31. How long has he been barefoot? (all his life, idiot. TWH's don't need heavy shoes any more than a fish needs a bicycle)
  32. How do you control him without a bit in his mouth? (With your seat and legs)
  33. But he's a western horse, he needs a western bit. ( Get him the hat too, it's a set. Cowboy up!)
  34. "You can't run barrels without a tie down and in a snaffle! How are you going to stop her?" ( With my seat and legs, saying whoa works too)
  35. "Your horses are too light mouthed- they'll drive better if you bit 'em down, shorten their checks, and spank 'em into your hand. They gotta brace on the bit to keep their front ends up." ( Stupidity on parade, look how high it can prance!)
  36. "A horse with his head up is ALWAYS hollow in the back!" ( Then why use a gag bit?)
  37. "If he didn't like his bit, he wouldn't let me put it in his mouth!" ( How's he going to stop you?)
  38. "Physics don't apply to MY bit!" ( Because your bit gets a free pass?)
  39. "My Snookums LOVES his double twisted wire ten inch shank bit. See how well he behaves!?" (He's afraid to move.)
  40. "He runs through anything else, so I HAVE to ride him in my chainsaw mouthed hackagag!" (Because you're too stupid to train him to stop)
  41. "It doesn't cause pain if you know how to use it right." (If you knew how to use it, you wouldn't)
  42.  "He's gotten sour, so we HAVE to bit him up more so he'll be safe." (Sourness is created by pain, adding pain just increases the sour)
  43. "How do you manage him- there nothing there to hurt him?!" ( Respect)
  44. “A twisted wire snaffle will teach them to be soft in the mouth because it makes little sores that will make them sensitive.” ( Good thing you're not a teacher)
  45.  "Just tie his head around by the bit. It'll teach him to bend!" ( It will teach him to be stiff and resistant because there is no reward)
  46. "Just tie his bit to a railroad tie. They learn real quick to be soft then!" (? How did this person survive childhood?)
  47. "Of course the horse is giving you trouble, you are not using a bit!!" (A bit was the problem in the first place)
  48. "You can't judge a bit until you use it!" ( Sure I can, I can look at the mechanics and know it's shit)
  49. "I'm so lighthanded, the bit doesn't matter" ( You're deluding yourself)
  50. "Snaffles are only starting bits. You can't ride in one after the horse is broke." ( Said no Olympic rider EVER)
  51. After explaining Tom Thumbs to several people, without fail: "Yeah, but aren't they also called a shanked snaffle? They're gentle." ( Snaffles never have shanks, see #8)
  52. "English is for prisses. You shouldn't be riding in an English bit. They don't work for western horses." ( Bits don't know they belong to a discipline, they are nonpartisan)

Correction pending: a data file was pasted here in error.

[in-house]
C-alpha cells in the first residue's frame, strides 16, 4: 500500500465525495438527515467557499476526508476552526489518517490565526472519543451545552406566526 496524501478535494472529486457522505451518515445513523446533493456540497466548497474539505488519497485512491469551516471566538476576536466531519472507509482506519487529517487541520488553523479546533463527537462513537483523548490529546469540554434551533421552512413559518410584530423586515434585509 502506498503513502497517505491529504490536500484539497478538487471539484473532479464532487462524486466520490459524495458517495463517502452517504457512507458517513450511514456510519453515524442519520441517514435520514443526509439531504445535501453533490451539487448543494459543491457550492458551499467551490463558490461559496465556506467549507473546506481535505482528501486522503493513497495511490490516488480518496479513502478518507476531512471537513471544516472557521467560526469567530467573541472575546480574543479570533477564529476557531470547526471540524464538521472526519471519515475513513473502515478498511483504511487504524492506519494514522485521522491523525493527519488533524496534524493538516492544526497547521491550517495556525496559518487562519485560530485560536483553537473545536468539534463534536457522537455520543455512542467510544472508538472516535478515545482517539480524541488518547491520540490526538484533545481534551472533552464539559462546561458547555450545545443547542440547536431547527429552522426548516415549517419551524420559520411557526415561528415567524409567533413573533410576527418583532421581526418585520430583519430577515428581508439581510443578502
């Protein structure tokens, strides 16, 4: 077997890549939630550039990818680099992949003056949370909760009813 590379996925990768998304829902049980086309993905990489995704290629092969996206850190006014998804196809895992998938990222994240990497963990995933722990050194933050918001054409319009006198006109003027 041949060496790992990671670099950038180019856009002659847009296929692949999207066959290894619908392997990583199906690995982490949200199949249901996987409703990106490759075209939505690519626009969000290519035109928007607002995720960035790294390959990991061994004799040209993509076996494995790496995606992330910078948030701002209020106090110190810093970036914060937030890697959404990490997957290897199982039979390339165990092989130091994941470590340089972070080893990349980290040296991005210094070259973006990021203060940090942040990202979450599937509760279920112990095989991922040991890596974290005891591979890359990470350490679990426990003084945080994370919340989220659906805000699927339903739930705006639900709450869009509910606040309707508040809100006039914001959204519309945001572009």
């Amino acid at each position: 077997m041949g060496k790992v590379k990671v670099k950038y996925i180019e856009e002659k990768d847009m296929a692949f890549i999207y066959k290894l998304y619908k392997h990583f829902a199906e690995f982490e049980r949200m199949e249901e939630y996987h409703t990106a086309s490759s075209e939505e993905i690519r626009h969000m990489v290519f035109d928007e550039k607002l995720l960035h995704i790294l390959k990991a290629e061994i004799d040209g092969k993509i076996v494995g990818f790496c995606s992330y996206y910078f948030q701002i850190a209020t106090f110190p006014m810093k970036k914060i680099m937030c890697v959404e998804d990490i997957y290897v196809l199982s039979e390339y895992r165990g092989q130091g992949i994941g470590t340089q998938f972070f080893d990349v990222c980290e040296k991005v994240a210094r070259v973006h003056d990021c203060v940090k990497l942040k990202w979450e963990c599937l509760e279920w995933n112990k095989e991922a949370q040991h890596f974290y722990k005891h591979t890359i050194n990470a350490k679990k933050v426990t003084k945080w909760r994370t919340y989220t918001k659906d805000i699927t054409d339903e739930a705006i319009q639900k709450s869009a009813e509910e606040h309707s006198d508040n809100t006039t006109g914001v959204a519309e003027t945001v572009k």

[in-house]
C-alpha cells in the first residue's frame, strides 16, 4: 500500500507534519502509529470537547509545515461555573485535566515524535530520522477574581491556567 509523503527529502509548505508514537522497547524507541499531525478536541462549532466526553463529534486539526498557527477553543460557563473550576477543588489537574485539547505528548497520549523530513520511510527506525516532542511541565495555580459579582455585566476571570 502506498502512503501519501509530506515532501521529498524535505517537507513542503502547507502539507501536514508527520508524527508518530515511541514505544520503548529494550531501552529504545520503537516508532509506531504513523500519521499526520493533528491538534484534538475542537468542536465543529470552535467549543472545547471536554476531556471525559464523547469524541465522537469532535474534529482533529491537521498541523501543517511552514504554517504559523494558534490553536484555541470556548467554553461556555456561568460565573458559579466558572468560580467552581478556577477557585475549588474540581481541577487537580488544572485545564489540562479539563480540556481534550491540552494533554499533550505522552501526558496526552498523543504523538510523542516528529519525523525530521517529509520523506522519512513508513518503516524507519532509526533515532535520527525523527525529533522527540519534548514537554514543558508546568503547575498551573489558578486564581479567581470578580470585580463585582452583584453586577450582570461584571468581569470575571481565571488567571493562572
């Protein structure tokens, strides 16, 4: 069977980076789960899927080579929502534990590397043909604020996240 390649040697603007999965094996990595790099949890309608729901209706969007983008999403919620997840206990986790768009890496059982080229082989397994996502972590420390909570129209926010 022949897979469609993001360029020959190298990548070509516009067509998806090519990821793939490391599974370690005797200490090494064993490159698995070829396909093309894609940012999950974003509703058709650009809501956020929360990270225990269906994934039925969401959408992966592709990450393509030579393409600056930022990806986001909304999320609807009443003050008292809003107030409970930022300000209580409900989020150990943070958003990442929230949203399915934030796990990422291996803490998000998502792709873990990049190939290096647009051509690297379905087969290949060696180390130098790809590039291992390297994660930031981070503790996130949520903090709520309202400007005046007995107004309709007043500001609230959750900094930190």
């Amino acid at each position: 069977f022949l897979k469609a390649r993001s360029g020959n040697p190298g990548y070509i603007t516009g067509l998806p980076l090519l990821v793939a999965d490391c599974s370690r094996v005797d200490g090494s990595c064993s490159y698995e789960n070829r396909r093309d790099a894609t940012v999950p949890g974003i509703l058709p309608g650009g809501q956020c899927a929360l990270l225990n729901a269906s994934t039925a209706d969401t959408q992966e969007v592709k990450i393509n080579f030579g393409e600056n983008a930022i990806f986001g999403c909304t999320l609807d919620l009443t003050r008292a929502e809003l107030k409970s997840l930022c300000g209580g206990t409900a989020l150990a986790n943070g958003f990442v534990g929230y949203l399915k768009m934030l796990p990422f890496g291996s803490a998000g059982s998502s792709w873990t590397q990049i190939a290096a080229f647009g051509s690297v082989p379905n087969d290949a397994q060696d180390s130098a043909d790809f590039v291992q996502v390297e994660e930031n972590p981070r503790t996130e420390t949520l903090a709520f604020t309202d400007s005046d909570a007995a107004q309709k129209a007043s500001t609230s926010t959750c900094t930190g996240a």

53. "It releases endorphins" ( So do  twitches and lip chains, both are not good)
  54.  Tie downs=better balance ( You cannot balance with your head tied down)
  55.  "This is what the horse is trained in and he goes well in it." ( Because he was trained by an asshole)
  56. "I can't ride him in a milder bit, he will run away with me." (Go back to basics and put a stop on him)
  57. You’re just jealous couch jockeys who know nothing! ( I've never been jealous of bad riders or trainers)
  58. "Well every discipline has bad bits/techniques/riders/trainers etc" ( The bad in one, doesn't excuse the bad in another when used as a way to justify the bits/techniques/riders/trainers of their particular discipline. )
  59. "I was raised riding horses and we always used " X" bit too start them." (Evolve)
  60. "You don't know much about horses do you? You gotta make'm bleed some so they respect the bit. " ( You need to be in jail)
  61. "It is jointed, so it is still a snaffle." ( See #8)
  62. “You can make a curb bit into a snaffle, just don't put on the curb chain.” ( Removing the curb chain makes the bit worse, not better)
  63.  "My old horse went in it just fine, I don't need to spend money on a new bit for this one." ( Evolve)

    Yes people do say things that are this stupid, these are taken from actual posts and articles. And even worse, they MEAN it. They truly believe that if they say these tired old cliches that some barn fairy will show up, smack them with a trainer wand and impart the wisdom of the ages. It's not true. Being stuck in the cliche rut prevents you from evolving as a horseman. You stop learning. you stop listening to the horse. I have no idea why people got hung up on whispering to horses when we should have been listening to them. Listening doesn't take joining up, or carrot sticks or any special bit. Listening takes paying attention, acting ethically and putting the horse first. There is no ribbon or trophy in the world worth your integrity or his well being. And until people reach the point they will ignore the award in order to work with the horse then abuse, and stupidity, will continue to happen.

    So don't repeat these cliches, they show how limited you are and how far you have to go. Instead of speaking them, shut your mouth, open your mind and eyes and EVOLVE!

    Tracy Meisenbach
    Copyright 2-2016
    Do not publish, repost, or copy without permission